When all is said and done, Ken Bukowski will go down as one of the most colorful characters our city has ever seen. A six term, 24 year Council member and five-time Mayor, plaques with Bukowski’s name dot our town.
As the first known gay mayor and councilmember in Emeryville, The now 67-year-old Bukowski’s time in politics presided over the ‘boomtown’ era of Emeryville that currently defines our city.
Bukowski has a fascinating character arc worthy of a Hollywood screenplay. And while his time on Council didn’t necessarily end on his terms, it should not completely discount his achievements for our city. His story must be told.
Growing up in Brooklyn
Ken was born in 1951 and raised in Brooklyn, New York. His parents separated when he was young and his older brother passed away leaving his rearing up to his mother. Compounding the difficulties of growing up, Ken discovered at a young age he was gay. “All my friends started getting into girls and I just didn’t understand why. I could’t understand the attraction.”
The era wasn’t exactly accommodating to being open about one’s sexuality as a youth and Ken lived as a closeted homosexual. “When I grew up as a gay person, you kept quite about it. My mother was raised in a religious family. When I finally told her, she just didn’t want to hear it.”
BK > LV > SF
When Ken turned 20, he opted to leave Brooklyn and venture out on his own. Ken took all his money he had saved as a manager of a neighborhood dry cleaning business, and moved to Las Vegas. “I had a friend that lived there. I wasn’t into gambling, but I liked the environment.”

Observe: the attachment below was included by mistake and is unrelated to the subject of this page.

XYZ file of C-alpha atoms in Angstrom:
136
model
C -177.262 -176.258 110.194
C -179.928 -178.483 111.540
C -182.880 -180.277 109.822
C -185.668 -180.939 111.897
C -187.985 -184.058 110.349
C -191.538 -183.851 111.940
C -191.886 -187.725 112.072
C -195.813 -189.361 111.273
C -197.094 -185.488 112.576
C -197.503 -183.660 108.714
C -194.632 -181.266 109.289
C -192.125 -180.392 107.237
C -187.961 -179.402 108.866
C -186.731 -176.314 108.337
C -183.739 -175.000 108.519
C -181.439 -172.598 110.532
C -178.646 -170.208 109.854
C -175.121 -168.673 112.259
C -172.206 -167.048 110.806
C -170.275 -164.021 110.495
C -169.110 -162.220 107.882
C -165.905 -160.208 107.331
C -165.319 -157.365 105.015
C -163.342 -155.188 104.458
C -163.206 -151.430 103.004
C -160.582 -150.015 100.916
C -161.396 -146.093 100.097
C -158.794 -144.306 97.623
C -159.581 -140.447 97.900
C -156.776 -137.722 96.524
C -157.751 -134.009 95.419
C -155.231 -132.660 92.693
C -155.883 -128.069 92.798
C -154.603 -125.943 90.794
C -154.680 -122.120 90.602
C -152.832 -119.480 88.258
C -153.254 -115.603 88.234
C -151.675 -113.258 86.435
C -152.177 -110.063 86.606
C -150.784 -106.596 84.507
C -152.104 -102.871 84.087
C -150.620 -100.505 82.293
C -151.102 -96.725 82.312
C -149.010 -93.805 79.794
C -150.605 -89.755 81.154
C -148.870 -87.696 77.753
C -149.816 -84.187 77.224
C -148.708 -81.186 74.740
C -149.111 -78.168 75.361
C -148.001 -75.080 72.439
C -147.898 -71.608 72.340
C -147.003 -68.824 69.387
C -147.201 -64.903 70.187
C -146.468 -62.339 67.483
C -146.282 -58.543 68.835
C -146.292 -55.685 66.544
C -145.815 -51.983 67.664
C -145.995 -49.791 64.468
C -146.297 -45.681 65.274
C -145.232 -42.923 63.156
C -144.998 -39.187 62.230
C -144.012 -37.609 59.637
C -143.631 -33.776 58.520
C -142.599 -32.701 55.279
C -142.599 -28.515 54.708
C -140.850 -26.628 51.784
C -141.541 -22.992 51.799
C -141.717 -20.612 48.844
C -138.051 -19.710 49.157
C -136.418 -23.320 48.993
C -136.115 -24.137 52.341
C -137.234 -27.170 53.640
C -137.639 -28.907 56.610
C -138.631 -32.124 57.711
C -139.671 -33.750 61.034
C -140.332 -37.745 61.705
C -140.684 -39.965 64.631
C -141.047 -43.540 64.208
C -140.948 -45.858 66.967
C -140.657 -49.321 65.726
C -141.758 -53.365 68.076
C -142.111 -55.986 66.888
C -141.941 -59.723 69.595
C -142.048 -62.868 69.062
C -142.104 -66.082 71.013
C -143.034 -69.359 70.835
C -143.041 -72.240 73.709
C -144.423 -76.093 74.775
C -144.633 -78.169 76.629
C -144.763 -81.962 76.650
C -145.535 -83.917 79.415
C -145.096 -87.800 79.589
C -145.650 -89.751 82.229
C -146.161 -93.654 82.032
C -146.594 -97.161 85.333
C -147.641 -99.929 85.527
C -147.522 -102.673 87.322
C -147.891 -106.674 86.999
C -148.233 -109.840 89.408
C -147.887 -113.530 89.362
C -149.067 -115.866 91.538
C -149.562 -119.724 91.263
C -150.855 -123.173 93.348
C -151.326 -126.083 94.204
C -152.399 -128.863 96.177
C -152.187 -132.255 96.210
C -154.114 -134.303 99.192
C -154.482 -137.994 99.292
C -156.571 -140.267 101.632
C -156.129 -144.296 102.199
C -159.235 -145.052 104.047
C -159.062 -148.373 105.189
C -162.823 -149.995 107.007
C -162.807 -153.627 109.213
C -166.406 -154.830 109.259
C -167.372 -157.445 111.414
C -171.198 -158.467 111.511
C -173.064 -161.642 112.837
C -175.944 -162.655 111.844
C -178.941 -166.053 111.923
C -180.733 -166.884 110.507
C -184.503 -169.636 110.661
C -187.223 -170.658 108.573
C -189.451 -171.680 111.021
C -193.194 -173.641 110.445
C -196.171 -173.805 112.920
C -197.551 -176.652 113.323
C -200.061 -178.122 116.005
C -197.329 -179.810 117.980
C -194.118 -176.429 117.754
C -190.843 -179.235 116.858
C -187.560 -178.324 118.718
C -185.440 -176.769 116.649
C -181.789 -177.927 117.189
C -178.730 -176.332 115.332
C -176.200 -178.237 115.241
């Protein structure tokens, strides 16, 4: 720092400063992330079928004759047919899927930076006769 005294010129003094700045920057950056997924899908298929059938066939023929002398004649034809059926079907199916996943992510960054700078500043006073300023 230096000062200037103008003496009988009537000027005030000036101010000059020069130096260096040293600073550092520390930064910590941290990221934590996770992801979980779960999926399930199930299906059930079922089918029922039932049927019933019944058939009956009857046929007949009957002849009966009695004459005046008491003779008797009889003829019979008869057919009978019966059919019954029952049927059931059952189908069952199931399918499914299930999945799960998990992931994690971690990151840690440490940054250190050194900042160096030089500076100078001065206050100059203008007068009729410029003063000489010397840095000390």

Ken got a job in Vegas working for the local telephone company and settled in. It was in Las Vegas that Ken had his first gay relationship. “I met somebody and fell in love. We smoked some weed, went to his place and that was that!”
In 1977, Ken was working for a bus service who were in the middle of a labor dispute that led to an employee strike. At the same time, his then partner opted to enter the military. He took a trip to San Francisco and was drawn to how accommodating it was toward gay people like himself. He decided to stay. “I didn’t have to deal with the wrath associated with being gay anymore.”
He got a job working for San Francisco Airporter who ran a service from downtown to SFO. Shortly after, he met notable interior-decorator and designer Robert Sarella. “I met Robert who was building a restaurant and bar in Emeryville. He was a top-notch designer. He designed the Cliff House, The Blue Fox … everything he touched turned to gold.”
The Silks Years
Sarella was designing ‘The Silks’ which originally opened as “Silks Restaurant and Ragtime Bar” at the site of the pre-renovated Public Market. When the restaurant didn’t take off, they pivoted into a night club. The timing was perfect as the dawn of the Disco era was just taking root.
About the same time, Tia Maria’s (located at the site which is now Hong Kong East Ocean) went under leaving their house band without a venue. They approached Ken about playing at The Silks and he obliged.
With live music and a DJ, The Silks was beginning to make waves in the East Bay nightclub scene. “It was hot! Disco was high energy and we also opened after hours.”
After Ken and his partners got The Silks off the ground, he settled in Emeryville by buying his first home on Doyle Street (The white complexes next to The Townhouse that are slated for demolition).
The Silks built its reputation as one of the East Bay’s hottest night clubs by hosting acts like disco legend Rick James and eventually early hip-hop acts like M.C. Hammer. “He (Hammer) was here all the time, working the lights, breakdancing … eventually he started performing.”